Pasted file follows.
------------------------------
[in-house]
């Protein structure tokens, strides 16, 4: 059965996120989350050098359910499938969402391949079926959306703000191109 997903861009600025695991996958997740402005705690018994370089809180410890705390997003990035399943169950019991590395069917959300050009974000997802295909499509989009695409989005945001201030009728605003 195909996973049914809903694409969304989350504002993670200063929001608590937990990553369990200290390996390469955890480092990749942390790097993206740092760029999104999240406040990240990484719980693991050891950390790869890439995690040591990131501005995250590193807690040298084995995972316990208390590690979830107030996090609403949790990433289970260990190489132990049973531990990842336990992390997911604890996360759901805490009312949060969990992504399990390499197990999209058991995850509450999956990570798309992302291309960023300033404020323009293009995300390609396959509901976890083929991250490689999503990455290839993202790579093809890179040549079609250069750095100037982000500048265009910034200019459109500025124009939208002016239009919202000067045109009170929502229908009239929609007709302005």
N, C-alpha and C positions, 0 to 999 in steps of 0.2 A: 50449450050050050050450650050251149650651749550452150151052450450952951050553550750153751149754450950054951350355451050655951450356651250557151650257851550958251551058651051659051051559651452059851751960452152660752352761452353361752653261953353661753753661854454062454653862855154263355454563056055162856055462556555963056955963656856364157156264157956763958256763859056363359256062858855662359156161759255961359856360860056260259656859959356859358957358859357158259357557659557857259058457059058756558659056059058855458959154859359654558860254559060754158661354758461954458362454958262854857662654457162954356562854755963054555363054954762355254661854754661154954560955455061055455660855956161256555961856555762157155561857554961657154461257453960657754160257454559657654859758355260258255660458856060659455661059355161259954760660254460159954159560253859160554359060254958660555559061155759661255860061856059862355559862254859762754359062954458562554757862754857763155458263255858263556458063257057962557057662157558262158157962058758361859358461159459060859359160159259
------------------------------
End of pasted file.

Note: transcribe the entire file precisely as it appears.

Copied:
[in-house]
């Protein structure tokens, strides 16, 4: 059965996120989350050098359910499938969402391949079926959306703000191109 997903861009600025695991996958997740402005705690018994370089809180410890705390997003990035399943169950019991590395069917959300050009974000997802295909499509989009695409989005945001201030009728605003 195909996973049914809903694409969304989350504002993670200063929001608590937990990553369990200290390996390469955890480092990749942390790097993206740092760029999104999240406040990240990484719980693991050891950390790869890439995690040591990131501005995250590193807690040298084995995972316990208390590690979830107030996090609403949790990433289970260990190489132990049973531990990842336990992390997911604890996360759901805490009312949060969990992504399990390499197990999209058991995850509450999956990570798309992302291309960023300033404020323009293009995300390609396959509901976890083929991250490689999503990455290839993202790579093809890179040549079609250069750095100037982000500048265009910034200019459109500025124009939208002016239009919202000067045109009170929502229908009239929609007709302005």
N, C-alpha and C positions, 0 to 999 in steps of 0.2 A: 50449450050050050050450650050251149650651749550452150151052450450952951050553550750153751149754450950054951350355451050655951450356651250557151650257851550958251551058651051659051051559651452059851751960452152660752352761452353361752653261953353661753753661854454062454653862855154263355454563056055162856055462556555963056955963656856364157156264157956763958256763859056363359256062858855662359156161759255961359856360860056260259656859959356859358957358859357158259357557659557857259058457059058756558659056059058855458959154859359654558860254559060754158661354758461954458362454958262854857662654457162954356562854755963054555363054954762355254661854754661154954560955455061055455660855956161256555961856555762157155561857554961657154461257453960657754160257454559657654859758355260258255660458856060659455661059355161259954760660254460159954159560253859160554359060254958660555559061155759661255860061856059862355559862254859762754359062954458562554757862754857763155458263255858263556458063257057962557057662157558262158157962058758361859358461159459060859359160159259